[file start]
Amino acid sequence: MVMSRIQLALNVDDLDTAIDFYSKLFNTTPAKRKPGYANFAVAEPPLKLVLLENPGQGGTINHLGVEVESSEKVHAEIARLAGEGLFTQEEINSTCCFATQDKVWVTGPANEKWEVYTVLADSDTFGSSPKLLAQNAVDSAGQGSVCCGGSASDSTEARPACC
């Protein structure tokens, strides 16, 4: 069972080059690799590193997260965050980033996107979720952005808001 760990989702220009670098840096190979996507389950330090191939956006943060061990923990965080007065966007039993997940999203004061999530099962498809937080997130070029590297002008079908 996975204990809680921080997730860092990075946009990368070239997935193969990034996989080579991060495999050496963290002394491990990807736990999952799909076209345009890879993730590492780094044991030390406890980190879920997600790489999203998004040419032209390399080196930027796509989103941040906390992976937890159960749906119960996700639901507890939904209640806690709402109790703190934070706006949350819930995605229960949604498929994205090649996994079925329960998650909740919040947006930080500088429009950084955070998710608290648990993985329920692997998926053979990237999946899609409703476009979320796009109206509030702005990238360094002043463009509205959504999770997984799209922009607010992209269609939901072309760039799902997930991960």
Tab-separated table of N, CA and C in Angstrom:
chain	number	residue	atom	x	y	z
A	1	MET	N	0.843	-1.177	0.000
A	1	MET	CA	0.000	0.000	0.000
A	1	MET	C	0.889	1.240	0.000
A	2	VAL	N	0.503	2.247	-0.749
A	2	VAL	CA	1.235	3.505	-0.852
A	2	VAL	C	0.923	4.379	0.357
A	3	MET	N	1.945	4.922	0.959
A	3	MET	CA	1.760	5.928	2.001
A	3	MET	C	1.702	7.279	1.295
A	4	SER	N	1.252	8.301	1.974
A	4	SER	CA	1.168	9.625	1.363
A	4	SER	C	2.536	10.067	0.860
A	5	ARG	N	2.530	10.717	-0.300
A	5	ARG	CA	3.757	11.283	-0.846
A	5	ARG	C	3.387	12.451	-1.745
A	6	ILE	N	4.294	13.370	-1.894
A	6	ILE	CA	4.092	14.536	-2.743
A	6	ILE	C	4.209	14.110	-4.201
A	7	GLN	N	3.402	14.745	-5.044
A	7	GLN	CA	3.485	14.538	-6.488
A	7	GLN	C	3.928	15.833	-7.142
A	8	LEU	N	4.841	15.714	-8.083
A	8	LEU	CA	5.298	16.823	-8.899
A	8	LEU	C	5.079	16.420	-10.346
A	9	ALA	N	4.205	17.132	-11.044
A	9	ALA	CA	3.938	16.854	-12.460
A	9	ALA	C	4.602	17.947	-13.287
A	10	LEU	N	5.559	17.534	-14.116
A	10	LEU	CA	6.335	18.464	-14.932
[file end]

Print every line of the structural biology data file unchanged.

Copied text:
Amino acid sequence: MVMSRIQLALNVDDLDTAIDFYSKLFNTTPAKRKPGYANFAVAEPPLKLVLLENPGQGGTINHLGVEVESSEKVHAEIARLAGEGLFTQEEINSTCCFATQDKVWVTGPANEKWEVYTVLADSDTFGSSPKLLAQNAVDSAGQGSVCCGGSASDSTEARPACC
């Protein structure tokens, strides 16, 4: 069972080059690799590193997260965050980033996107979720952005808001 760990989702220009670098840096190979996507389950330090191939956006943060061990923990965080007065966007039993997940999203004061999530099962498809937080997130070029590297002008079908 996975204990809680921080997730860092990075946009990368070239997935193969990034996989080579991060495999050496963290002394491990990807736990999952799909076209345009890879993730590492780094044991030390406890980190879920997600790489999203998004040419032209390399080196930027796509989103941040906390992976937890159960749906119960996700639901507890939904209640806690709402109790703190934070706006949350819930995605229960949604498929994205090649996994079925329960998650909740919040947006930080500088429009950084955070998710608290648990993985329920692997998926053979990237999946899609409703476009979320796009109206509030702005990238360094002043463009509205959504999770997984799209922009607010992209269609939901072309760039799902997930991960």
Tab-separated table of N, CA and C in Angstrom:
chain	number	residue	atom	x	y	z
A	1	MET	N	0.843	-1.177	0.000
A	1	MET	CA	0.000	0.000	0.000
A	1	MET	C	0.889	1.240	0.000
A	2	VAL	N	0.503	2.247	-0.749
A	2	VAL	CA	1.235	3.505	-0.852
A	2	VAL	C	0.923	4.379	0.357
A	3	MET	N	1.945	4.922	0.959
A	3	MET	CA	1.760	5.928	2.001
A	3	MET	C	1.702	7.279	1.295
A	4	SER	N	1.252	8.301	1.974
A	4	SER	CA	1.168	9.625	1.363
A	4	SER	C	2.536	10.067	0.860
A	5	ARG	N	2.530	10.717	-0.300
A	5	ARG	CA	3.757	11.283	-0.846
A	5	ARG	C	3.387	12.451	-1.745
A	6	ILE	N	4.294	13.370	-1.894
A	6	ILE	CA	4.092	14.536	-2.743
A	6	ILE	C	4.209	14.110	-4.201
A	7	GLN	N	3.402	14.745	-5.044
A	7	GLN	CA	3.485	14.538	-6.488
A	7	GLN	C	3.928	15.833	-7.142
A	8	LEU	N	4.841	15.714	-8.083
A	8	LEU	CA	5.298	16.823	-8.899
A	8	LEU	C	5.079	16.420	-10.346
A	9	ALA	N	4.205	17.132	-11.044
A	9	ALA	CA	3.938	16.854	-12.460
A	9	ALA	C	4.602	17.947	-13.287
A	10	LEU	N	5.559	17.534	-14.116
A	10	LEU	CA	6.335	18.464	-14.932